Charlie Brooker’s award-winning sci-fi series Black Mirror is like a new generation’s version of The Twilight Zone (which is also returning to television soon), but with a modern, technology-driven twist. The series’ dark, ominous stories examine what might happen if technological development, and our seemingly innocuous digital habits, were taken too far. Surprise endings or terrifying awakenings are at the core of every episode, so it’s no surprise that each of the short but compelling seasons has mesmerized viewers and, with everything going on in the world right now, occasionally hit close to home in unexpected ways.
In 2015, Netflix outbid the U.K.’s Channel 4 for the Britain-born series, commissioning 12 episodes that were to be divided equally into the third and fourth seasons. Season 3 debuted in October 2016, and season 4 was released in December 2017. The series earned two Primetime Emmy Awards in 2017, and in March of that year, the streaming platform announced it had renewed the series for a fifth season.
After having indulged in all 19 thought-provoking episodes to date, we’ve selected the cream of the crop the 10 best episodes, which we’ve ranked from 10th to our absolute favorite episode. Note: There are a lot of spoilers ahead.
When you start watching the first episode of the latest season of Black Mirror, you might initially think you selected the wrong series when this Star Trek-inspired episode begins. It’s a departure from what Black Mirror fans are used to, featuring comedic elements and special effects. But don’t be fooled: Dark, sinister undertones are still at the heart of the story.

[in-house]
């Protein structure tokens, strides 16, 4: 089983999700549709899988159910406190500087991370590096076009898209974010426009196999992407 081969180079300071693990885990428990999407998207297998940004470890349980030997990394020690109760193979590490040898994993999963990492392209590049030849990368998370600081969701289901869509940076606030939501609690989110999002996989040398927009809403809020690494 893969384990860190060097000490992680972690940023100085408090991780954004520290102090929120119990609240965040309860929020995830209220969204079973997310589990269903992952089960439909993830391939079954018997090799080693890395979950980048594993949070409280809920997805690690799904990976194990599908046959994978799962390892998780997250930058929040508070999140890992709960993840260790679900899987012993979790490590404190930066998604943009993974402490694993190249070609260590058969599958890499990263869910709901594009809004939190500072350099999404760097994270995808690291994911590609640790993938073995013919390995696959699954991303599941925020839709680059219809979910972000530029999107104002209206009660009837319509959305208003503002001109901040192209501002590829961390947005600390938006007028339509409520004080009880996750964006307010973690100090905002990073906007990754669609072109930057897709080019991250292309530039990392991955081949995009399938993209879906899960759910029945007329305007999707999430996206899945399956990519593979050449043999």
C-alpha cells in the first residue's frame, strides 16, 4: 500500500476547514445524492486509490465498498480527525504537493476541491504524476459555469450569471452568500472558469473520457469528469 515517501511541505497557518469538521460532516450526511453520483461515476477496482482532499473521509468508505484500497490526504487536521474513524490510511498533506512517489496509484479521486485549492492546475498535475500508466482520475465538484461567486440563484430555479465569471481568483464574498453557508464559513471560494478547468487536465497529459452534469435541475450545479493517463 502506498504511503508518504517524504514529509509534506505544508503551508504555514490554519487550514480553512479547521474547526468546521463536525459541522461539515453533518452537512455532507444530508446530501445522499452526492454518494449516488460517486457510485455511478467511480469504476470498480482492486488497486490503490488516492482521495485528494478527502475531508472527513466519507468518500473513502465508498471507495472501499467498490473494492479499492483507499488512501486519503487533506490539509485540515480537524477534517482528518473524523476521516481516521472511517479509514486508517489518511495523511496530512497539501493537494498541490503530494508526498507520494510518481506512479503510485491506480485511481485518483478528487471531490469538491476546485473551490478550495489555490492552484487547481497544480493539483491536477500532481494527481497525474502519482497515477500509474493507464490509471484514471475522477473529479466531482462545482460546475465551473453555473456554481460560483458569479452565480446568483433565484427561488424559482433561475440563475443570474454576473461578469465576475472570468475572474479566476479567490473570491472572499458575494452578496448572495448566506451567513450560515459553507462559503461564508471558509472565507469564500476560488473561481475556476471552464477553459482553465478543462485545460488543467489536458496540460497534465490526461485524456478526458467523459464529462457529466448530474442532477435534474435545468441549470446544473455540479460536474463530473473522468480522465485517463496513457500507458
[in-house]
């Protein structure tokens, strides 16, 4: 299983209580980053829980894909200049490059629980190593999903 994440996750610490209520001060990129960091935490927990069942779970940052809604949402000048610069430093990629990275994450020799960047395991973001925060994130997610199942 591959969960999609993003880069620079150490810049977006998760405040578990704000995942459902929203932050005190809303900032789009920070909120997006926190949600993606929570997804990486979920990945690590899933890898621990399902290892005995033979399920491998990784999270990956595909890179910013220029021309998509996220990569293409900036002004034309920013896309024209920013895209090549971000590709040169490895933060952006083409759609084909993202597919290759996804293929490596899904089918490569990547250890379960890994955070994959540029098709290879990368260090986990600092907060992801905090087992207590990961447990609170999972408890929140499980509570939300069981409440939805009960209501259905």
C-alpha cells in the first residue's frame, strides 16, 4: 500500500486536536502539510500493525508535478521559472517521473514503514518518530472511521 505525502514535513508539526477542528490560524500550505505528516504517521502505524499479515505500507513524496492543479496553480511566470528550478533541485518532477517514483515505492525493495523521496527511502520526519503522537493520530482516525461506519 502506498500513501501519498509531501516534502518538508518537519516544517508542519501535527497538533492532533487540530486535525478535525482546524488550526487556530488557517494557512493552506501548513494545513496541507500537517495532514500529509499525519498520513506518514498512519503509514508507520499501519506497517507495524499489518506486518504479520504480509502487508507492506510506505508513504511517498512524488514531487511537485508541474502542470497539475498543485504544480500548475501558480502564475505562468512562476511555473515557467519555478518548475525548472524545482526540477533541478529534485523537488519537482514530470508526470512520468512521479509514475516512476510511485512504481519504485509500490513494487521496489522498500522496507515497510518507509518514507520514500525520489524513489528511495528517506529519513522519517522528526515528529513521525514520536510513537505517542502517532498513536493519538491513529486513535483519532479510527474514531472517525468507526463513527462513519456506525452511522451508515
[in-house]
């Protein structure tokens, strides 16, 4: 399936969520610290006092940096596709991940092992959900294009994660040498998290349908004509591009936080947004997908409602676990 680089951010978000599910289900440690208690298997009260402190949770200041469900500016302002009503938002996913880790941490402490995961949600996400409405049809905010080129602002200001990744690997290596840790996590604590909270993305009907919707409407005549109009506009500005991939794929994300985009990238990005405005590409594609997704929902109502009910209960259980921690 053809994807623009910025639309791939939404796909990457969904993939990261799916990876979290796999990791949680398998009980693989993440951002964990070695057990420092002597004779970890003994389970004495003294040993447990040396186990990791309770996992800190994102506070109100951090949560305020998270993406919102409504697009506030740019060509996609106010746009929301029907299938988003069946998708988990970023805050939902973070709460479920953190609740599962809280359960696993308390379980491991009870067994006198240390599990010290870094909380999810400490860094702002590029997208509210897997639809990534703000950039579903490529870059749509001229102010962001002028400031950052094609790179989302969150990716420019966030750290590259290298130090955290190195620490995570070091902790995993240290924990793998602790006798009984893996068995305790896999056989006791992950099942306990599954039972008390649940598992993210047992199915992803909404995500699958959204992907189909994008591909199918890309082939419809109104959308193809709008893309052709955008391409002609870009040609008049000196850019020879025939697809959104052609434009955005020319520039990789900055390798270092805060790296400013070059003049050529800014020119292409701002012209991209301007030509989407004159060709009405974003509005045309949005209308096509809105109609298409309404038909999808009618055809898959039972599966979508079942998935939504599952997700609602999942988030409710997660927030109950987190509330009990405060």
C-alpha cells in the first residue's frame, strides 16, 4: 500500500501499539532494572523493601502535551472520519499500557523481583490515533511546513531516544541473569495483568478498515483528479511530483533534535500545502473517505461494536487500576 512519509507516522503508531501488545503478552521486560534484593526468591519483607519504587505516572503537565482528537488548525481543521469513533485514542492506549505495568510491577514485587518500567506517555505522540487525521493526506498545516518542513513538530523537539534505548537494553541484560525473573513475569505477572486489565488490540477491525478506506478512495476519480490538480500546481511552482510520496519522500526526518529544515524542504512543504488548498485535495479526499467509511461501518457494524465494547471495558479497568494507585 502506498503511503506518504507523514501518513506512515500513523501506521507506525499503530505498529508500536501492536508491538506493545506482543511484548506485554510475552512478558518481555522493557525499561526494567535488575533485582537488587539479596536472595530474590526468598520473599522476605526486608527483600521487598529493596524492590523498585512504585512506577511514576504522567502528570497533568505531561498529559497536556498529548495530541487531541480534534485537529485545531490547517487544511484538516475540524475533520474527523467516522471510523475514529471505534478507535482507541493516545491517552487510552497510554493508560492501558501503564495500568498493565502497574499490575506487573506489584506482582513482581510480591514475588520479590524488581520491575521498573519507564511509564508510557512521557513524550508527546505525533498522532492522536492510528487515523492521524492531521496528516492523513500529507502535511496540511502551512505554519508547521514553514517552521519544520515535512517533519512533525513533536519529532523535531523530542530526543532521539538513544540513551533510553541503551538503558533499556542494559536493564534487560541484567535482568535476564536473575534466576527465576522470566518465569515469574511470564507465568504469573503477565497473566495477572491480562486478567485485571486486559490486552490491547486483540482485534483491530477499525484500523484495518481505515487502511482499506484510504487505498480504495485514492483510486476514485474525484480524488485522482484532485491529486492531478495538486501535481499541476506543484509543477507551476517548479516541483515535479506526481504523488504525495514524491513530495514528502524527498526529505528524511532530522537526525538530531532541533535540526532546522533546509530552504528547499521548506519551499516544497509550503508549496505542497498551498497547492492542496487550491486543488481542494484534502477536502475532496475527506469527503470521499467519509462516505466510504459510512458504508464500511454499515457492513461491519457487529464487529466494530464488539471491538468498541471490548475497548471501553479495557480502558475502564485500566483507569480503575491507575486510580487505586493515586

The episode looks at what happens when a reclusive and bitter tech programmer and video game company co-founder uses a secret, simulated world in his game to become the powerful man he wishes he was in real life. Everyone who has crossed him becomes a digital clone in the virtual world, unable to escape this alternate life of torture — they are his digital slaves whenever he decides to plug in and “play.” The episode has been so popular that it has led to talk of a potential spinoff series.
How much use of parental controls is too much? We get a glimpse in this episode, directed by Jodie Foster, when a mother signs her young child up for an implant with the intention of being able to locate her if she gets lost. But, like plenty of technology today, she gets caught up in those seemingly harmless added features, including livestreaming the child’s point of view, filtering out inappropriate or frightening images (ranging from brutal violence and blood to a menacing dog), and even checking vitals like an amped-up activity tracker. As the episode rapidly moves through time, mom finds that having the control at her fingertips is too much to resist, and her meddling backfires in more ways than one.
Every action should have consequences, and that also applies to the internet, where people often hide behind a cloak of anonymity. A seemingly harmless Twitter hashtag, #DeathTo, becomes far more sinister when someone decides to take the tweet requests literally. It’s a horrifying “I’ll show you” wake-up call for those who view the internet as a place where they can post harmful content without consequence — something that has become a hot-button topic in recent years.
Ever watch reality TV “stars” and think of them as mere hamsters in a celebrity cage who do whatever is necessary to get their so-called 15 minutes of fame? Their misfortunes and mistakes are turned into ad-fueled spectacles, and this episode takes this notion and runs with it. In this warped depiction of society, people are literally trapped in an enclosed space with constant screen stimulation, and forced to ride stationary bikes to acquire “merits” that can be exchanged for necessities and niceties. When they finally make it onto an X Factor-esque reality series, two of these people get something they weren’t expecting.